Lt. Gov. Bysiewicz visits independent living center that helps people with disabilitiesHARTFORD, CT (WFSB) - People with disabilities are urging state lawmakers to help them be independent. One non-profit says funding has been cut nearly $300,000, which is money that's needed to help people live on their own instead of nursing homes. Independent living centers help hundreds of disabled people. When you hear their stories, you can understand why this money is so important to them. "Not only do I get to be a productive member of society, but I get to give back,” said Jade Vail. Jade Vail had a special visitor, Susan Bysiewicz, Connecticut's Lieutenant Governor. The Hartford location is one of five independent living centers. Those with all kinds of disabilities learn how to shop, apply for benefits, and get job training. Vail went there to get help, she was homeless, but now she works here. "We want to live the same lives as everyone else. We want to be independent and productive,” said Vail. Getting though life with cerebral palsy has been challenging but not enough to keep Vail from what's most important, living on her own. State budget cuts have hurt some on their services. "These are exciting stories and I think it’s important to have public private partnerships,” said Bysiewicz. "Not only do we save the state money by providing services at the independent living centers, but we give people a sense of independence,” said Jaclyn Pinney, Independence Unlimited. The executive director for independence unlimited says it would cost much more to place people in nursing homes. That is not the way Melissa Thompson wants to live. She went blind in her 20s, she has a family and also work at the center. "It's helped me a lot. Instead of sitting around and feeling sorry for yourself, just having these skills is very important,” said Thompson. People like Thompson help others who are disabled learn to pay bills, schedule rides and use public transportation. They're hoping the budget coming out next week restores their funding.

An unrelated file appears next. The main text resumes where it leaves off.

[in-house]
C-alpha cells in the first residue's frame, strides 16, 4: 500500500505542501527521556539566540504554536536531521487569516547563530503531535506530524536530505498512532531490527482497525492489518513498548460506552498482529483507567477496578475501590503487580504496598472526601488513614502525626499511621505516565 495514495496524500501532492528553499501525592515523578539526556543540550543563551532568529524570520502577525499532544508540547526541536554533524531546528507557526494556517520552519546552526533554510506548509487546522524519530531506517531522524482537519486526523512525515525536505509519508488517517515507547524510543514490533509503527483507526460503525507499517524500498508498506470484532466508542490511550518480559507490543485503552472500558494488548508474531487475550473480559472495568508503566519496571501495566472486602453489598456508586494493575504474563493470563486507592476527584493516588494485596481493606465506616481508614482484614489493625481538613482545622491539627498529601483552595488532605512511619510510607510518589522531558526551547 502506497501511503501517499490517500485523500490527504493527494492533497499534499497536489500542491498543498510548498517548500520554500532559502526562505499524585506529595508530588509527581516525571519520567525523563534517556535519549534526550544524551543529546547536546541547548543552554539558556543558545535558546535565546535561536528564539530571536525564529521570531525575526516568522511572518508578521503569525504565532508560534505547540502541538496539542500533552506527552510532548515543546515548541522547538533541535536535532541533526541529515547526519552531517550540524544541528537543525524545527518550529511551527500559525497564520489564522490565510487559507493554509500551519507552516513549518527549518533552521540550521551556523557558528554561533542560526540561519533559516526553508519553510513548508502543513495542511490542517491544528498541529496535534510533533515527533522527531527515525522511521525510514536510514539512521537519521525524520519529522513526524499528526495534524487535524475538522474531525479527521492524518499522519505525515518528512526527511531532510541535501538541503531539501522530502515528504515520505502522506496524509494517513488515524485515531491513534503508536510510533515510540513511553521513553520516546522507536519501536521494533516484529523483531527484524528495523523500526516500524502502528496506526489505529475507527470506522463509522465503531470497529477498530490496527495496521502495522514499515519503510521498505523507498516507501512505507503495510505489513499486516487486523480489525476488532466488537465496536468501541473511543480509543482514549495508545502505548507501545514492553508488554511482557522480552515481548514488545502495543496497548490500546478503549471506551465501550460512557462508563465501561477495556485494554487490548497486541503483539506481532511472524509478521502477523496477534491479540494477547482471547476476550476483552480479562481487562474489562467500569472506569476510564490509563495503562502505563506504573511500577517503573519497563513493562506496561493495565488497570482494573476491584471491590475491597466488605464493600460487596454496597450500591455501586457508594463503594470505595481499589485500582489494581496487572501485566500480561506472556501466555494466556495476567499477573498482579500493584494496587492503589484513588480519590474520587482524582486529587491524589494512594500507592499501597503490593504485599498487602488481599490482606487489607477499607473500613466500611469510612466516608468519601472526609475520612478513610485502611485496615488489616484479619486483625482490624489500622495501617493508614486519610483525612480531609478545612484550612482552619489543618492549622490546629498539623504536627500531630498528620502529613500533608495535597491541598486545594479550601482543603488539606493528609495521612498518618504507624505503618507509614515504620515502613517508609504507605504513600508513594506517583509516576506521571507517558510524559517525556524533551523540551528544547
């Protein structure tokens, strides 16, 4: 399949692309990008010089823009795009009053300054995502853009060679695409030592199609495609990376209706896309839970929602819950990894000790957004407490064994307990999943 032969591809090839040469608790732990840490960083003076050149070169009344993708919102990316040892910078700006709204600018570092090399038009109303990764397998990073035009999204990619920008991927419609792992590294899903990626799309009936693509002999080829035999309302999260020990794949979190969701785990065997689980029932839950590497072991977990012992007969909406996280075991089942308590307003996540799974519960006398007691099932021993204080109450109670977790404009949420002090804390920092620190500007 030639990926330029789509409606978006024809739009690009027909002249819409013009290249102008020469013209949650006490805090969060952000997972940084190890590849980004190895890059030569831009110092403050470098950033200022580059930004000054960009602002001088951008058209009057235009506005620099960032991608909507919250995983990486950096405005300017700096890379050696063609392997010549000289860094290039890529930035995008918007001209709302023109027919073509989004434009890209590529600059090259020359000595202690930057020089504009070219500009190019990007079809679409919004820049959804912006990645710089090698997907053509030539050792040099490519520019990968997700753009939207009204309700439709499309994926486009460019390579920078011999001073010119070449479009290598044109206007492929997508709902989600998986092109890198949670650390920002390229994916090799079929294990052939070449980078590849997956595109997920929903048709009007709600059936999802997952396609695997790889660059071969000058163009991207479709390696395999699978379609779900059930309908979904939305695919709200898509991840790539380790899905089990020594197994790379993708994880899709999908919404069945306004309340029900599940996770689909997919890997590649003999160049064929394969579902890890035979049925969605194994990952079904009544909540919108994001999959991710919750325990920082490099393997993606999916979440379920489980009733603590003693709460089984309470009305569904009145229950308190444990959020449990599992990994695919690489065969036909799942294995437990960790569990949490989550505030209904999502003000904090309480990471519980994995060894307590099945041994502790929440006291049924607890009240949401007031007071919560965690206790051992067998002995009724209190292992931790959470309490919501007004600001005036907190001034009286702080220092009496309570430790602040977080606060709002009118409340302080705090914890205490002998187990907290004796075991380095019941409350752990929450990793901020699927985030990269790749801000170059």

Lawmaker looking to ban artificial turf fields across the stateHARTFORD, CT (WFSB) - Cities and towns across the state use artificial turf fields and now one state lawmaker wants to ban them. There has been much controversy over these fields on whether they can cause health problems. There are some who want to ban these fields, especially those made with rubber from tires. But others say there are no studies that back up claims they are health hazards. The controversy over artificial turf is heating up across the state. Ellington voters rejected plans for an artificial turf last year because they were concerned about the cost and health effects. "I think a lot of people are concerned with this issue about plastic with the environment,” said Representative David Michel. State Representative David Michel, a newly elected Democrat, wants to ban artificial fields. He says lawmakers should know more about chemicals from pieces of recycled tires being used. "All the chemicals that go into crumb rubber fields are toxic,” Michel said. His bill sparked quite a debate as members on the Environmental Committee heard from both sides. Supporters of the fields say they may be costly, but they last longer and are cheaper to maintain. Unlike natural grass fields, which can flood and are expensive to maintain, turf fields can be used a lot more "There is evidence that grass fields have a higher rate of injury,” said Fred Balsamo. Fred Balsamo, from the CT Association of Athletic Directors supports artificial fields and says there is no proof these fields are harmful. "I am all about kids. I have grandchildren, a lot of children using these fields and the last thing we want to do is put them at risk,” said Balsamo. If there was a ban, the bill doesn't require current fields to be replaced.